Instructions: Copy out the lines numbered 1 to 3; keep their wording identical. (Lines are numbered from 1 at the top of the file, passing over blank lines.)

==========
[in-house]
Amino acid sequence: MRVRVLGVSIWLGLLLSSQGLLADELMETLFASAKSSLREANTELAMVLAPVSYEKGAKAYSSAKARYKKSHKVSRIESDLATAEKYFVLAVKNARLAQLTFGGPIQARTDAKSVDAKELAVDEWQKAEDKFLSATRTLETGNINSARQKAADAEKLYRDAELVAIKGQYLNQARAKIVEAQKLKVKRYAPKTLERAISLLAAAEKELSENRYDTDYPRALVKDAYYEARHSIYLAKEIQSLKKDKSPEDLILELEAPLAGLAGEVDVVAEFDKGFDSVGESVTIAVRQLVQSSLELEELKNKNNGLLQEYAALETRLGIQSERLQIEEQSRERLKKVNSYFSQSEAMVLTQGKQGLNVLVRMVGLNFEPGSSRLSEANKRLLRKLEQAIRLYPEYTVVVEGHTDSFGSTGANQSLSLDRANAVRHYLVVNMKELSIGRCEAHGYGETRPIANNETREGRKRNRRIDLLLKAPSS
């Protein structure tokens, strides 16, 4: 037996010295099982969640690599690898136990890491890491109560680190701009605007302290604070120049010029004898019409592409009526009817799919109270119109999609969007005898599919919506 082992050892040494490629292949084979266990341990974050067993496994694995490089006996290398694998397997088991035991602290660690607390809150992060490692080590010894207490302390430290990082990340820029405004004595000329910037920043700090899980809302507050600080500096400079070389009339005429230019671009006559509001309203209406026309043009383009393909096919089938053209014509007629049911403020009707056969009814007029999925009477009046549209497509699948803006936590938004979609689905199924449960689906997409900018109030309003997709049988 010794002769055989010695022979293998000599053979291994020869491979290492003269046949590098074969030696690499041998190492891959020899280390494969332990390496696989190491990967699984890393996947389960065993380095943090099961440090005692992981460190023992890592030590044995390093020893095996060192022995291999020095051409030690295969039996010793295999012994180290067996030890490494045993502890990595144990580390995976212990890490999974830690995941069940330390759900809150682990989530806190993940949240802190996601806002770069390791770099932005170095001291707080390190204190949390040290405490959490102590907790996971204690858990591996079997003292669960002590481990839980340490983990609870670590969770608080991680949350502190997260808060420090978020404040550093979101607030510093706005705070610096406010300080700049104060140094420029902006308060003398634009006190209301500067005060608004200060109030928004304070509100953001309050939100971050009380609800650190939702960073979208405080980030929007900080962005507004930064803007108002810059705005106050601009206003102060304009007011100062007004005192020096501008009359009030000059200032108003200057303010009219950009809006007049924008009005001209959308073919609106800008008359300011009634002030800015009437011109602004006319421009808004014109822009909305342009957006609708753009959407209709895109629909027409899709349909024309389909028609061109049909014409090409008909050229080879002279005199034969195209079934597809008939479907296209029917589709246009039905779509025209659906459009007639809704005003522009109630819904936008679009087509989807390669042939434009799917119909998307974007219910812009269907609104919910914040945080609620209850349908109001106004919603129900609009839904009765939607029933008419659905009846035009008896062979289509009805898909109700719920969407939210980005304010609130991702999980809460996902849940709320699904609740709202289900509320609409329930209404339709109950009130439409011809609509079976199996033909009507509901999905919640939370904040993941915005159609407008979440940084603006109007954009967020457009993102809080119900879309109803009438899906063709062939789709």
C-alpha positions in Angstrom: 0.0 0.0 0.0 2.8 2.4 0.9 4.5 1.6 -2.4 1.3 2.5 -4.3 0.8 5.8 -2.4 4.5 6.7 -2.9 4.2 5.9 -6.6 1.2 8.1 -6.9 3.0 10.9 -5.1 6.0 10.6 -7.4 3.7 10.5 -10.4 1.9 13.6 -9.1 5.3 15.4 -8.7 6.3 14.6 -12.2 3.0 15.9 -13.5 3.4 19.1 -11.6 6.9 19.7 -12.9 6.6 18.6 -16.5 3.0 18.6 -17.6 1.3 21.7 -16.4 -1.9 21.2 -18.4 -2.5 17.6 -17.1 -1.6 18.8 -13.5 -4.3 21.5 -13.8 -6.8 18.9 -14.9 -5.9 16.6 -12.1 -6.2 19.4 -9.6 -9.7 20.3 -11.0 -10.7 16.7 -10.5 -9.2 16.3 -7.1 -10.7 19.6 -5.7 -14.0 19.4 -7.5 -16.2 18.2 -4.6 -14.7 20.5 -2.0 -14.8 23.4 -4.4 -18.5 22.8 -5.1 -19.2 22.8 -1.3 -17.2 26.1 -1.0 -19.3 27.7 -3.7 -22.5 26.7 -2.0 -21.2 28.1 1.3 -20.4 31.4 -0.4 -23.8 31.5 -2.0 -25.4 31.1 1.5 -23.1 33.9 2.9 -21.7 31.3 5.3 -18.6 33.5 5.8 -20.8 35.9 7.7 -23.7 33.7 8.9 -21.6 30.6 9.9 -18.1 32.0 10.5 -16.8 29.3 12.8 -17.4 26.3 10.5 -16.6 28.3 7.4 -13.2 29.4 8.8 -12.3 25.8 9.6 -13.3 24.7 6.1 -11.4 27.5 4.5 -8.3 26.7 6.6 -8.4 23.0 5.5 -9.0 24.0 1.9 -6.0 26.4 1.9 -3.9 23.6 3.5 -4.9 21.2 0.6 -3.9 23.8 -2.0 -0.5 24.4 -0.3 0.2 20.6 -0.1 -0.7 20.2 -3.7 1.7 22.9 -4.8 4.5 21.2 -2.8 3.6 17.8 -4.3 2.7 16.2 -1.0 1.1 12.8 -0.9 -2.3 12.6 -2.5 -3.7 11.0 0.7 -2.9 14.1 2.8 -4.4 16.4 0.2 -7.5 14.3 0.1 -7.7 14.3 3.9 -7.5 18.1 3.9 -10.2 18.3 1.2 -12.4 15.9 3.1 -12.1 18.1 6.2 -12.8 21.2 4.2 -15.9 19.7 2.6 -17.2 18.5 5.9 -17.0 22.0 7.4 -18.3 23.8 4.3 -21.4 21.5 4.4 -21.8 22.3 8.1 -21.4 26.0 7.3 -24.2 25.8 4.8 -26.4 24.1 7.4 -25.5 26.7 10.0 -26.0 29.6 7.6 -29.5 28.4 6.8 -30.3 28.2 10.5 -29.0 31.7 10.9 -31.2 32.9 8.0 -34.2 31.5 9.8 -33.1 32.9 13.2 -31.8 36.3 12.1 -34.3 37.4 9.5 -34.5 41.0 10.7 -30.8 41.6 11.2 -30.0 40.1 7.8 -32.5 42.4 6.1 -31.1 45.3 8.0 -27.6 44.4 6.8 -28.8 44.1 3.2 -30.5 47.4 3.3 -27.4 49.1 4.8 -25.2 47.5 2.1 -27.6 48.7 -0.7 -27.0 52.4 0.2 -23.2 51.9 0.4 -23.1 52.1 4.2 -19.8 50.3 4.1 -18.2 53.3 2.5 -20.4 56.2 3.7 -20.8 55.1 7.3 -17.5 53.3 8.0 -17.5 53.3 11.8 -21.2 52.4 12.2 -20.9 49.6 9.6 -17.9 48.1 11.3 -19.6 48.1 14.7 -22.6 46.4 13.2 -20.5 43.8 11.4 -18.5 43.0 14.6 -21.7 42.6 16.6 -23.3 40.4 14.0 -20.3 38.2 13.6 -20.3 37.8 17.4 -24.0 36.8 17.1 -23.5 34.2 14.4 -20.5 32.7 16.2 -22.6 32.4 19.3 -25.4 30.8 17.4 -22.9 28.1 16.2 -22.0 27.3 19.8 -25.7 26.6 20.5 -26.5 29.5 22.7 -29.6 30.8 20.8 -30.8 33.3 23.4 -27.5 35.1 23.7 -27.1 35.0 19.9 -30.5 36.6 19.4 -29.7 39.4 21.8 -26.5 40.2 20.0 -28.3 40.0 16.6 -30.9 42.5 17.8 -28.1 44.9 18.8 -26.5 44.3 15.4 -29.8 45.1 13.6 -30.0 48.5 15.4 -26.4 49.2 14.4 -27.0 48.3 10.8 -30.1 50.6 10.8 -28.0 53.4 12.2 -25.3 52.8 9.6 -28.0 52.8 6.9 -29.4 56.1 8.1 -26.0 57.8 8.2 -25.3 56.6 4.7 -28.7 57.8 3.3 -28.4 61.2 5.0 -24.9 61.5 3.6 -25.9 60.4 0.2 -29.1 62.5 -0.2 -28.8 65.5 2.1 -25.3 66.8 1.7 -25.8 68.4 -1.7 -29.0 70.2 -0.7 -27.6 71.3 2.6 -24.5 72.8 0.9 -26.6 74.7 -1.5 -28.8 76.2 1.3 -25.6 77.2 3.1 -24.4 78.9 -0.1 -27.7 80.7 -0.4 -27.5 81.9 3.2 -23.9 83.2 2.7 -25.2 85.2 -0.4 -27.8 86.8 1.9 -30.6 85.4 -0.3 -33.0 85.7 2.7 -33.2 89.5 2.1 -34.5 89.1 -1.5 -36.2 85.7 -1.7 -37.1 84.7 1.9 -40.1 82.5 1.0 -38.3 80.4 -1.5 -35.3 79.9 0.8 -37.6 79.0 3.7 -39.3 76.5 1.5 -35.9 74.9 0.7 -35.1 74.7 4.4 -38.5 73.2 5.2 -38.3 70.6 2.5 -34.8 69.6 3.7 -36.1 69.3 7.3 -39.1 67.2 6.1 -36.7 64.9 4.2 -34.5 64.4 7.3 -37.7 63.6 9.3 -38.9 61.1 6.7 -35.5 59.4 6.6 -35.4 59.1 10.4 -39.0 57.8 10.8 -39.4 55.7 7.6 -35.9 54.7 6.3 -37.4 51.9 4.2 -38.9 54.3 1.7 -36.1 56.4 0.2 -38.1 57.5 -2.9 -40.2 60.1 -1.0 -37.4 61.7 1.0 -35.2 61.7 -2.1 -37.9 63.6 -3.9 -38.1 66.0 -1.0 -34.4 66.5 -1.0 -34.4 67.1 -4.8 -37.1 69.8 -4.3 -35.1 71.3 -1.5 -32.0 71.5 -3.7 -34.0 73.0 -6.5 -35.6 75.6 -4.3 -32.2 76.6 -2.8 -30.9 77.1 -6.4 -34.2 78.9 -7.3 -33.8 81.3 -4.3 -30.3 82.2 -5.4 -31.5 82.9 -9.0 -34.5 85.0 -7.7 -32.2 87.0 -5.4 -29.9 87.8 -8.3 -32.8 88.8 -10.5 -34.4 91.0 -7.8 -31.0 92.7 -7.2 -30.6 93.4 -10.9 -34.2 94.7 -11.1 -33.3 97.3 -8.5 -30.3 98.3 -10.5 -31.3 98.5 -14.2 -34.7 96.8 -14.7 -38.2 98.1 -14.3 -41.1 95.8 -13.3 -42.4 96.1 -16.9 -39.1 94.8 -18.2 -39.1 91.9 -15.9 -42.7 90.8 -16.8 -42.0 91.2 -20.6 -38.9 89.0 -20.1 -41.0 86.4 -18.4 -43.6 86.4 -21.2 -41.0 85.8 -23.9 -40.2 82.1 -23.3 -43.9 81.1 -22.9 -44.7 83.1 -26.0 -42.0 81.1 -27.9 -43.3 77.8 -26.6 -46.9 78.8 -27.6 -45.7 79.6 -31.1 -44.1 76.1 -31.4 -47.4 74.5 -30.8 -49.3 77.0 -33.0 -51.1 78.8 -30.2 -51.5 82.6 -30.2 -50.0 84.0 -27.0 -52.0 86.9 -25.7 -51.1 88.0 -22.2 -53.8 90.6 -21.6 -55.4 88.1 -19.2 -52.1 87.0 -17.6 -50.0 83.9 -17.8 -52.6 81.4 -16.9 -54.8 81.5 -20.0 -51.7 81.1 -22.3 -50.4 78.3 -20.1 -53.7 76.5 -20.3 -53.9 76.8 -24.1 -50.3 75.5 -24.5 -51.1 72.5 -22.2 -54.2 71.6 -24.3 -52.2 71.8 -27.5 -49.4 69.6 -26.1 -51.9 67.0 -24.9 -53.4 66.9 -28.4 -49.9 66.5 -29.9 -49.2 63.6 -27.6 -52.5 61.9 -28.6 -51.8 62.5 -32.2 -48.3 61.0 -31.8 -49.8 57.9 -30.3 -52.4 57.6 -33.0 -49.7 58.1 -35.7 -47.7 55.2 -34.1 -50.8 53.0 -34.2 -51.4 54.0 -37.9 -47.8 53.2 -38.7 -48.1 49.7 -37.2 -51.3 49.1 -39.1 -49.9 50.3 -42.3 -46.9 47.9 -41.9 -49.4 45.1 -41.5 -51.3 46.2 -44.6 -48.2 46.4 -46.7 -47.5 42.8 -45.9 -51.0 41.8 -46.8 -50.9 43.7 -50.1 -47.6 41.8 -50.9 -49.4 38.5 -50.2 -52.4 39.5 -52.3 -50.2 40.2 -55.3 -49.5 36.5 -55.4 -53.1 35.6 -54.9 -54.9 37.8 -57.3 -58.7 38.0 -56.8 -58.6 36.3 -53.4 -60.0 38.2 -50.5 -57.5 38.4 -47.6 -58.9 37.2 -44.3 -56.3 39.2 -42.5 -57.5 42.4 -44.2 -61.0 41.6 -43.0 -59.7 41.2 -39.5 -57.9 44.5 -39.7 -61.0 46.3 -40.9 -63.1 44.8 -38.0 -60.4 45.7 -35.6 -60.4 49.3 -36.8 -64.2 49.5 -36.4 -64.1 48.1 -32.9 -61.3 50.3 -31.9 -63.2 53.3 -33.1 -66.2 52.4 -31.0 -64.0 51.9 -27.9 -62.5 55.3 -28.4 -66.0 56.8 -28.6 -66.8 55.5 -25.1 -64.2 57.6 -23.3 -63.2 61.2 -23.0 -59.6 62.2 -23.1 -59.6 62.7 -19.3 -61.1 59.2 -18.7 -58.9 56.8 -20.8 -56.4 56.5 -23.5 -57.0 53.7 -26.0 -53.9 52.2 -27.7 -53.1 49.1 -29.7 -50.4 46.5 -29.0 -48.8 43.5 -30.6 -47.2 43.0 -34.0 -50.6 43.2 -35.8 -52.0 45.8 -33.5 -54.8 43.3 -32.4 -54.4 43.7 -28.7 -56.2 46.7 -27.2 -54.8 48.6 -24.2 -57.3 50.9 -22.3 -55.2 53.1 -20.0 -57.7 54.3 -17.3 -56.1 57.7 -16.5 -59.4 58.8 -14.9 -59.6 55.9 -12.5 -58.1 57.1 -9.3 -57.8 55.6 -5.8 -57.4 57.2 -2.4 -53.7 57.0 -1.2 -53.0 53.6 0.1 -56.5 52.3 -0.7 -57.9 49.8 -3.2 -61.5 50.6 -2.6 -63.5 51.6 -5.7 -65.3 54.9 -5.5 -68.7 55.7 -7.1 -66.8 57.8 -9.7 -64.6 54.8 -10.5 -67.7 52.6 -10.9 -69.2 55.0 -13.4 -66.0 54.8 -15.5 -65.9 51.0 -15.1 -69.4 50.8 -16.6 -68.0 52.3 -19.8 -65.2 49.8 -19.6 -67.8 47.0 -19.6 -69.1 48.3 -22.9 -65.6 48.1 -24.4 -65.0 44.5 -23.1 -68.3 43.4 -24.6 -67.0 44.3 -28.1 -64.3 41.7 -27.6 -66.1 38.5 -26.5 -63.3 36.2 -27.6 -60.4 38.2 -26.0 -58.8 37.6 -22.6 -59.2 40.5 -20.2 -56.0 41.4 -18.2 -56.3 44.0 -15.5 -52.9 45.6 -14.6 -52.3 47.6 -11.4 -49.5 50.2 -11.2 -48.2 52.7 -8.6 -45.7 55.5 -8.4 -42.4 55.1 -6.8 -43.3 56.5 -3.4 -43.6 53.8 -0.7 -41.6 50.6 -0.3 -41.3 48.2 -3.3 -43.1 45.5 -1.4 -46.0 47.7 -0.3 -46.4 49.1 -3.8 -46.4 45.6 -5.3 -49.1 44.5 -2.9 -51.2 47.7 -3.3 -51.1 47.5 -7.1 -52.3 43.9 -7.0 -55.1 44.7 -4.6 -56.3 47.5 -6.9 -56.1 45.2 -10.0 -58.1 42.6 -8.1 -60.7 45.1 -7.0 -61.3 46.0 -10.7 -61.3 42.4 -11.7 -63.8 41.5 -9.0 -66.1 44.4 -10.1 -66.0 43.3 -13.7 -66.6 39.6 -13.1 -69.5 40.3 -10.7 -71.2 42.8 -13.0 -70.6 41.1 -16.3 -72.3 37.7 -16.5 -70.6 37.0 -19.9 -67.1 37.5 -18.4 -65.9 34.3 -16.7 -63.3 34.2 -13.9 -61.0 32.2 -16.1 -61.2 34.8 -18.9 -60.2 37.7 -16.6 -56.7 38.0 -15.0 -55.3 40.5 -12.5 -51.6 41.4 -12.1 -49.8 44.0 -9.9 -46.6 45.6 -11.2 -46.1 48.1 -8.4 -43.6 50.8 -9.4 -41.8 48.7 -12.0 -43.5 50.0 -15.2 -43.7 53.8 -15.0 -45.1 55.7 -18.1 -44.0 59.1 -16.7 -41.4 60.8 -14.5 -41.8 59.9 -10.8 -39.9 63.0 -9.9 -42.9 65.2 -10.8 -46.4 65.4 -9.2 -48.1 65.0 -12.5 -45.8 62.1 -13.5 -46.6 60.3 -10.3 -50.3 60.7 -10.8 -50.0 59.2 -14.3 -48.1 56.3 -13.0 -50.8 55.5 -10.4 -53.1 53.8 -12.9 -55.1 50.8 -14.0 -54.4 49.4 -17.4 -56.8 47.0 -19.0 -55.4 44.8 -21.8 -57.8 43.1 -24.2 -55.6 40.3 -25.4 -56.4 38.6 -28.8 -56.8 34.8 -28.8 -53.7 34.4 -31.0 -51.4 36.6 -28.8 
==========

[in-house]
Amino acid sequence: MRVRVLGVSIWLGLLLSSQGLLADELMETLFASAKSSLREANTELAMVLAPVSYEKGAKAYSSAKARYKKSHKVSRIESDLATAEKYFVLAVKNARLAQLTFGGPIQARTDAKSVDAKELAVDEWQKAEDKFLSATRTLETGNINSARQKAADAEKLYRDAELVAIKGQYLNQARAKIVEAQKLKVKRYAPKTLERAISLLAAAEKELSENRYDTDYPRALVKDAYYEARHSIYLAKEIQSLKKDKSPEDLILELEAPLAGLAGEVDVVAEFDKGFDSVGESVTIAVRQLVQSSLELEELKNKNNGLLQEYAALETRLGIQSERLQIEEQSRERLKKVNSYFSQSEAMVLTQGKQGLNVLVRMVGLNFEPGSSRLSEANKRLLRKLEQAIRLYPEYTVVVEGHTDSFGSTGANQSLSLDRANAVRHYLVVNMKELSIGRCEAHGYGETRPIANNETREGRKRNRRIDLLLKAPSS
């Protein structure tokens, strides 16, 4: 037996010295099982969640690599690898136990890491890491109560680190701009605007302290604070120049010029004898019409592409009526009817799919109270119109999609969007005898599919919506 082992050892040494490629292949084979266990341990974050067993496994694995490089006996290398694998397997088991035991602290660690607390809150992060490692080590010894207490302390430290990082990340820029405004004595000329910037920043700090899980809302507050600080500096400079070389009339005429230019671009006559509001309203209406026309043009383009393909096919089938053209014509007629049911403020009707056969009814007029999925009477009046549209497509699948803006936590938004979609689905199924449960689906997409900018109030309003997709049988 010794002769055989010695022979293998000599053979291994020869491979290492003269046949590098074969030696690499041998190492891959020899280390494969332990390496696989190491990967699984890393996947389960065993380095943090099961440090005692992981460190023992890592030590044995390093020893095996060192022995291999020095051409030690295969039996010793295999012994180290067996030890490494045993502890990595144990580390995976212990890490999974830690995941069940330390759900809150682990989530806190993940949240802190996601806002770069390791770099932005170095001291707080390190204190949390040290405490959490102590907790996971204690858990591996079997003292669960002590481990839980340490983990609870670590969770608080991680949350502190997260808060420090978020404040550093979101607030510093706005705070610096406010300080700049104060140094420029902006308060003398634009006190209301500067005060608004200060109030928004304070509100953001309050939100971050009380609800650190939702960073979208405080980030929007900080962005507004930064803007108002810059705005106050601009206003102060304009007011100062007004005192020096501008009359009030000059200032108003200057303010009219950009809006007049924008009005001209959308073919609106800008008359300011009634002030800015009437011109602004006319421009808004014109822009909305342009957006609708753009959407209709895109629909027409899709349909024309389909028609061109049909014409090409008909050229080879002279005199034969195209079934597809008939479907296209029917589709246009039905779509025209659906459009007639809704005003522009109630819904936008679009087509989807390669042939434009799917119909998307974007219910812009269907609104919910914040945080609620209850349908109001106004919603129900609009839904009765939607029933008419659905009846035009008896062979289509009805898909109700719920969407939210980005304010609130991702999980809460996902849940709320699904609740709202289900509320609409329930209404339709109950009130439409011809609509079976199996033909009507509901999905919640939370904040993941915005159609407008979440940084603006109007954009967020457009993102809080119900879309109803009438899906063709062939789709």